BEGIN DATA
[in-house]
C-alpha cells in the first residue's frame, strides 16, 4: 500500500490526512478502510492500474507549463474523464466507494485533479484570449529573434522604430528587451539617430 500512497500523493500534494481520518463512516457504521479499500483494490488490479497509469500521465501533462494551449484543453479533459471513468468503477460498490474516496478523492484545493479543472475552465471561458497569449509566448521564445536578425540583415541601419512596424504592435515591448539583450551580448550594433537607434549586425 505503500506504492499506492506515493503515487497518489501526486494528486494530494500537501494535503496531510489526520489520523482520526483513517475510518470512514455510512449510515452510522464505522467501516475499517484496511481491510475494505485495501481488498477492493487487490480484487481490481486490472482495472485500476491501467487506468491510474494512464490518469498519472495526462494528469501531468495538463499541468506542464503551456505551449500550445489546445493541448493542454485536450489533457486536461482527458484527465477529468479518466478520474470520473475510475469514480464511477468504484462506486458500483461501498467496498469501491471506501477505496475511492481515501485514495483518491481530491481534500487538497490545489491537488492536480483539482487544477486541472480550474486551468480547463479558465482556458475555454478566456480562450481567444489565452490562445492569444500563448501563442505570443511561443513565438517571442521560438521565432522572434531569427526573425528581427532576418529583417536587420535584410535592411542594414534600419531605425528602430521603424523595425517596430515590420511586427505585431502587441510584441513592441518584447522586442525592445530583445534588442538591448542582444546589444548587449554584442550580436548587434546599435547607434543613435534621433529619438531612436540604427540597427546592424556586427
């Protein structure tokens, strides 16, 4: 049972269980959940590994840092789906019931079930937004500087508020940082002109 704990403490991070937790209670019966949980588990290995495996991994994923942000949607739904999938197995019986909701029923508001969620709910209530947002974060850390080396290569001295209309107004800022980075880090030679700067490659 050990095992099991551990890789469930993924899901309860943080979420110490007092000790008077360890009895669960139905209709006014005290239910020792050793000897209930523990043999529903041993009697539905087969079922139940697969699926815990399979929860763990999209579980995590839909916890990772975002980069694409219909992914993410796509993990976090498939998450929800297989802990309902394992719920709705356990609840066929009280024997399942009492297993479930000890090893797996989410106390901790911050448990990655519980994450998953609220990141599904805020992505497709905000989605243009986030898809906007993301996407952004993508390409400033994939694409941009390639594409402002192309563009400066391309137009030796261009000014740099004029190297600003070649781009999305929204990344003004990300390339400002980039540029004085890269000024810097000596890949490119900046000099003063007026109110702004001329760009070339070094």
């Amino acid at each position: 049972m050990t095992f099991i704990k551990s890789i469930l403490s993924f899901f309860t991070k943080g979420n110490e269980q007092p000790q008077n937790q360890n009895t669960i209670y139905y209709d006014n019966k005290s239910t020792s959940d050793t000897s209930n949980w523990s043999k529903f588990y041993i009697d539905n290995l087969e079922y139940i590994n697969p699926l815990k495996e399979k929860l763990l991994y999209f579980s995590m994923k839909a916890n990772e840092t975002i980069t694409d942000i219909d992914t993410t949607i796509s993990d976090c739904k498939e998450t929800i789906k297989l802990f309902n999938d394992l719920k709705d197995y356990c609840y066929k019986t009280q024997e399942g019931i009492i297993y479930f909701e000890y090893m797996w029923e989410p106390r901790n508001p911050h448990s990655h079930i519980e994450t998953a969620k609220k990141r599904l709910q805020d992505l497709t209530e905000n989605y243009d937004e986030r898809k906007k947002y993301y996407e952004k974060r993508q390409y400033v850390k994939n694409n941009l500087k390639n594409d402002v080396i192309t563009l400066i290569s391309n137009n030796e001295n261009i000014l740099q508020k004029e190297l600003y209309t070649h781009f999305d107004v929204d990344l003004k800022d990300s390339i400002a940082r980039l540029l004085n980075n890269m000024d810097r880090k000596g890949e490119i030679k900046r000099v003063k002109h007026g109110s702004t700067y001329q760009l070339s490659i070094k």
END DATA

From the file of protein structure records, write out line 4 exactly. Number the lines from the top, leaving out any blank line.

């Amino acid at each position: 049972m050990t095992f099991i704990k551990s890789i469930l403490s993924f899901f309860t991070k943080g979420n110490e269980q007092p000790q008077n937790q360890n009895t669960i209670y139905y209709d006014n019966k005290s239910t020792s959940d050793t000897s209930n949980w523990s043999k529903f588990y041993i009697d539905n290995l087969e079922y139940i590994n697969p699926l815990k495996e399979k929860l763990l991994y999209f579980s995590m994923k839909a916890n990772e840092t975002i980069t694409d942000i219909d992914t993410t949607i796509s993990d976090c739904k498939e998450t929800i789906k297989l802990f309902n999938d394992l719920k709705d197995y356990c609840y066929k019986t009280q024997e399942g019931i009492i297993y479930f909701e000890y090893m797996w029923e989410p106390r901790n508001p911050h448990s990655h079930i519980e994450t998953a969620k609220k990141r599904l709910q805020d992505l497709t209530e905000n989605y243009d937004e986030r898809k906007k947002y993301y996407e952004k974060r993508q390409y400033v850390k994939n694409n941009l500087k390639n594409d402002v080396i192309t563009l400066i290569s391309n137009n030796e001295n261009i000014l740099q508020k004029e190297l600003y209309t070649h781009f999305d107004v929204d990344l003004k800022d990300s390339i400002a940082r980039l540029l004085n980075n890269m000024d810097r880090k000596g890949e490119i030679k900046r000099v003063k002109h007026g109110s702004t700067y001329q760009l070339s490659i070094k």